Since town planning is almost exclusively undertaken by the Government and town planners are most often in Government service, it is possible to speculate that the reluctance to regularly update the Handbook after Independence is part of a larger malaise afflicting the bureaucracy in general. The stark fact of the matter is that town planning under government aegis has been reduced to an uninspired, mechanical exercise, and town planners are low-level functionaries in the decision-making hierarchy of the Government. This may very well have scotched their initiative in updating the Handbook. The fact that they are marginalized is often cited by town planners themselves as reason enough to justify their ineffectiveness;6 but this inability to update the Handbook still begs the question and to understand the problem in a broader context we must investigate the ideology of town planning in India.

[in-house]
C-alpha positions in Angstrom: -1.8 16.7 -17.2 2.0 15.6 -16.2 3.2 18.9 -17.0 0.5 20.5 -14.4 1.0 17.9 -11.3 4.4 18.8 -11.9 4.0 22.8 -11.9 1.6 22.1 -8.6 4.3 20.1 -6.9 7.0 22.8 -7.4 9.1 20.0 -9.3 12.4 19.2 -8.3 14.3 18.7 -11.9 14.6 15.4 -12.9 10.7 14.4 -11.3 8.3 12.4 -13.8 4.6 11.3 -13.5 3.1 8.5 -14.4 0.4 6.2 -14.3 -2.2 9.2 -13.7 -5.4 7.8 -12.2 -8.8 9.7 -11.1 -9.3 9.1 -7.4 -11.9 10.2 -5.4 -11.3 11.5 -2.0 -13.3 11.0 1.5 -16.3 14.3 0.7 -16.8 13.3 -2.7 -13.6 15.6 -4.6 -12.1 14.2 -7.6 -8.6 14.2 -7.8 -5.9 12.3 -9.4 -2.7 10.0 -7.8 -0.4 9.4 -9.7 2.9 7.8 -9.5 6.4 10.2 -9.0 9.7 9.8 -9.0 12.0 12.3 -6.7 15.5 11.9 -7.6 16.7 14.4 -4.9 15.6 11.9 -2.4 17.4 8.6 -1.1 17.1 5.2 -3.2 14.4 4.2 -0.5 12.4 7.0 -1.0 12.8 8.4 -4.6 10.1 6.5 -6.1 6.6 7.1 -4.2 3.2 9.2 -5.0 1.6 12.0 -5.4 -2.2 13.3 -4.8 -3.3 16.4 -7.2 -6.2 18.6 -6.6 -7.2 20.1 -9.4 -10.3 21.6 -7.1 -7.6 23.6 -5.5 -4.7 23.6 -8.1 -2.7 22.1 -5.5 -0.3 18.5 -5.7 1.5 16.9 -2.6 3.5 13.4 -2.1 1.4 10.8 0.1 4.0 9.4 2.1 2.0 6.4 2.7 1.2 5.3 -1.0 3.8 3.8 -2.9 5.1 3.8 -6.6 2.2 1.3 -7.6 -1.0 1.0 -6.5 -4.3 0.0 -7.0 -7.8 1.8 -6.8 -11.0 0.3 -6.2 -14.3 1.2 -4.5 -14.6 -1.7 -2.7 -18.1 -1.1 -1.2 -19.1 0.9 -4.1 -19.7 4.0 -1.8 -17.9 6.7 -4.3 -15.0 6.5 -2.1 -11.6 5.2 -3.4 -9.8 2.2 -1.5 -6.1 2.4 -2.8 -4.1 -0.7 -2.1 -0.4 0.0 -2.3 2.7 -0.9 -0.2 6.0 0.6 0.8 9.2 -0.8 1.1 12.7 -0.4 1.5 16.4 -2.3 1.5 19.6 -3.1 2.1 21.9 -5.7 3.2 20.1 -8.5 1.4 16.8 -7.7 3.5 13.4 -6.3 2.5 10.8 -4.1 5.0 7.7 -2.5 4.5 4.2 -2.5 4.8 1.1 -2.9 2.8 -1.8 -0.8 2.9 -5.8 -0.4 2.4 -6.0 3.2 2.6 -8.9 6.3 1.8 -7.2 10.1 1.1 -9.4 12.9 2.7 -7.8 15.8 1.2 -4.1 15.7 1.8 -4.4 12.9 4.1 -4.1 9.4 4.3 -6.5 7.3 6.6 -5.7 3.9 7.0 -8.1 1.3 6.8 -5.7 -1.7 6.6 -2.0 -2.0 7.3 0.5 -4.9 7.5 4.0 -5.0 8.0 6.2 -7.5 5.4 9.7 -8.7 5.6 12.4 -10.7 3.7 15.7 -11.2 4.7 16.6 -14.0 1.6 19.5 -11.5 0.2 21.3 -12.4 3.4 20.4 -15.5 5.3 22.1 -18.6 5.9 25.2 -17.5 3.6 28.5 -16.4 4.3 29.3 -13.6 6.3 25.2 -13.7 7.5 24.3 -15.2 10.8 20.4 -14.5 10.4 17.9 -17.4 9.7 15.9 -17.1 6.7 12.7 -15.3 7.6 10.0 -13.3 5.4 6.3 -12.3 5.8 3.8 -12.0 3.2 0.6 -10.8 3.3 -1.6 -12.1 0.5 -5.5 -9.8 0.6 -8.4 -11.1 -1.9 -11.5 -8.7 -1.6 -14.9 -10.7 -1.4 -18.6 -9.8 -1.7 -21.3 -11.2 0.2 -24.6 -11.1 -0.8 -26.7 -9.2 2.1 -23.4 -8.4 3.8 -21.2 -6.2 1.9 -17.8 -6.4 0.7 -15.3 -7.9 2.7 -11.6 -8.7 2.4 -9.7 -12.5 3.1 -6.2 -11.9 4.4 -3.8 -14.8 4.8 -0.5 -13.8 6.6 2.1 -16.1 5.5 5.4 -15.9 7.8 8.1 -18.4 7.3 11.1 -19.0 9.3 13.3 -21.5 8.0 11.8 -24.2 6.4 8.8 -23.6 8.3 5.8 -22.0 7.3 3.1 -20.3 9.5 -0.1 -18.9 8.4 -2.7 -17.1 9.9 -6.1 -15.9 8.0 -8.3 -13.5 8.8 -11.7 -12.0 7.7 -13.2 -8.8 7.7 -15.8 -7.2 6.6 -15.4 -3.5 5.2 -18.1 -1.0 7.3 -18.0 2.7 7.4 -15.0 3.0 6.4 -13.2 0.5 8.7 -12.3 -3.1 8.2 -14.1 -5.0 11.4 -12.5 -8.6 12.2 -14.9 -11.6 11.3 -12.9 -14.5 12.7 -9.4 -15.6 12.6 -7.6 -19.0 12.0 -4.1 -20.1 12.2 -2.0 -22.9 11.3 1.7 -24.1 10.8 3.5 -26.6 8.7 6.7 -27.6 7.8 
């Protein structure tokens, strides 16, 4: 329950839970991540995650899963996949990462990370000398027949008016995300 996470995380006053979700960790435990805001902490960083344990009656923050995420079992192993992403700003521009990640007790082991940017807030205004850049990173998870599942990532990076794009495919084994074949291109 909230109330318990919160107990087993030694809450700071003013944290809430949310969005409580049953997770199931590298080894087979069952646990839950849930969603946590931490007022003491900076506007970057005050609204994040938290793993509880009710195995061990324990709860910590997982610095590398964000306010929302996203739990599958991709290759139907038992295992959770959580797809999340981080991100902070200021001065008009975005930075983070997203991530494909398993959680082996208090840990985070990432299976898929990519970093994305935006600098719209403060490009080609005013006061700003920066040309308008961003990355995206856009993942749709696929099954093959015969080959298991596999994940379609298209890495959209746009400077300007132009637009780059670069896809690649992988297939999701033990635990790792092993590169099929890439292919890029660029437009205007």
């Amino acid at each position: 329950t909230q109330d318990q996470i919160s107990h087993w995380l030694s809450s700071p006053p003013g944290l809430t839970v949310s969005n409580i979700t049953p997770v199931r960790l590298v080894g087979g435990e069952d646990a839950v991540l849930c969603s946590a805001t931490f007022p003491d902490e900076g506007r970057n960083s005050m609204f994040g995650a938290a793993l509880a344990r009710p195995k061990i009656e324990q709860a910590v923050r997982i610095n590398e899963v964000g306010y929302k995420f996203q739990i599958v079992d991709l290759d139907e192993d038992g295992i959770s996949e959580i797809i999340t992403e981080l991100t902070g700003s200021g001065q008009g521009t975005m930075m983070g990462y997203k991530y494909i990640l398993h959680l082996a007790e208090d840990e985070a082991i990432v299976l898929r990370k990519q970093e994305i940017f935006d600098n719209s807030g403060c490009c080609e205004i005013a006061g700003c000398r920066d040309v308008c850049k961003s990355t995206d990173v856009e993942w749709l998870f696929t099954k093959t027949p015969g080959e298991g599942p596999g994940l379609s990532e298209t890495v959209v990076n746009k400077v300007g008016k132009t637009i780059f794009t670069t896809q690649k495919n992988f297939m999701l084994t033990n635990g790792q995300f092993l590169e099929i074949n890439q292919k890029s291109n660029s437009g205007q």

At the very outset we must acknowledge that modern town planning in India did not evolve out of a pre-existing ideology as it did in the west; what passes for such an ideology in India can only be inferred from the town planning laws which were enacted by the colonial government, and retained after Independence. Here I am not referring to indigenous town planning traditions, which were rendered ‘invisible’ typically through the imposition of the Handbook work culture in the management of cities. The Handbook categorically states that town planning law in India has been largely based on the British pattern (p.10) as though the situation at that time in the country was tabula rasa. The earliest laws (Bombay Town Planning Act, 1915) empowered the local authority to control the use and development of land through zoning and building regulations, acquire land for public purposes and recover betterment contributions in respect of plots benefiting from improvements. Under these early Acts, schemes could only be made for open suburban lands and not for built-up areas within the town. Ignoring the built-up areas within towns, and later dealing with them as exceptions to ‘norms’ identified in the Handbook demonstrates a warped perception of Indian urban reality and was perhaps the most invidious legacy of these colonial laws. The Handbook provides models for new development layouts. Commending the concept of Ebenezer Howard’s Garden City for application in India, it reproduces its plan (p.35). I am emphasising the fact that only the plan, that is, its physical elements, was used to describe Howard’s ideas because significantly, the social and economic content of Howard’s proposals were totally ignored. Consequently, the concept, as understood by Indian town planners, translated into low-density suburban dormitories. Instead of the self-contained town envisaged by Howard as an alternative to the soul-destroying urban environments of his times, only the elements of zoning, ‘neighbourhood units’ and ‘green belts’ were incorporated and absorbed into the local planning vocabulary. The physical elements of Howard’s complex ideas remain a powerful image for a desirable urban environment in the minds of our town planners and the genesis of this image may well have been Handbooks such as the one I am referring to.7